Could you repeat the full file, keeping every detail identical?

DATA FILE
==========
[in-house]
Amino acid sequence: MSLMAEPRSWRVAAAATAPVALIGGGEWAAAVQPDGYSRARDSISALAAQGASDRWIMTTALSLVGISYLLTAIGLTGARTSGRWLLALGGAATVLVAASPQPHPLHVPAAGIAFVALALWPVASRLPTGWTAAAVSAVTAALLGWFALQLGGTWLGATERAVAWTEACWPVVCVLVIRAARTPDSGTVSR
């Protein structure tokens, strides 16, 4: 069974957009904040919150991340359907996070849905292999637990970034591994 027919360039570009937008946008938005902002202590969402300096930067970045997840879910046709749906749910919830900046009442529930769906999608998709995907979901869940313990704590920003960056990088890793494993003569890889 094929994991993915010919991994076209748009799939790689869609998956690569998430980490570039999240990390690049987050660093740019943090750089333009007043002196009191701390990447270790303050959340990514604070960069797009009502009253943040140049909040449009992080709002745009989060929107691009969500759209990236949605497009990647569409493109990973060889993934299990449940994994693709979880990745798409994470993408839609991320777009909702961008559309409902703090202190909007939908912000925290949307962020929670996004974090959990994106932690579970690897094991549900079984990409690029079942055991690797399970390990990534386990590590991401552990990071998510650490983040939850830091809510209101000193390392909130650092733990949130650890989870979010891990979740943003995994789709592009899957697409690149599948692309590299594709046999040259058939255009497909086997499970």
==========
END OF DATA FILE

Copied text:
[in-house]
Amino acid sequence: MSLMAEPRSWRVAAAATAPVALIGGGEWAAAVQPDGYSRARDSISALAAQGASDRWIMTTALSLVGISYLLTAIGLTGARTSGRWLLALGGAATVLVAASPQPHPLHVPAAGIAFVALALWPVASRLPTGWTAAAVSAVTAALLGWFALQLGGTWLGATERAVAWTEACWPVVCVLVIRAARTPDSGTVSR
């Protein structure tokens, strides 16, 4: 069974957009904040919150991340359907996070849905292999637990970034591994 027919360039570009937008946008938005902002202590969402300096930067970045997840879910046709749906749910919830900046009442529930769906999608998709995907979901869940313990704590920003960056990088890793494993003569890889 094929994991993915010919991994076209748009799939790689869609998956690569998430980490570039999240990390690049987050660093740019943090750089333009007043002196009191701390990447270790303050959340990514604070960069797009009502009253943040140049909040449009992080709002745009989060929107691009969500759209990236949605497009990647569409493109990973060889993934299990449940994994693709979880990745798409994470993408839609991320777009909702961008559309409902703090202190909007939908912000925290949307962020929670996004974090959990994106932690579970690897094991549900079984990409690029079942055991690797399970390990990534386990590590991401552990990071998510650490983040939850830091809510209101000193390392909130650092733990949130650890989870979010891990979740943003995994789709592009899957697409690149599948692309590299594709046999040259058939255009497909086997499970």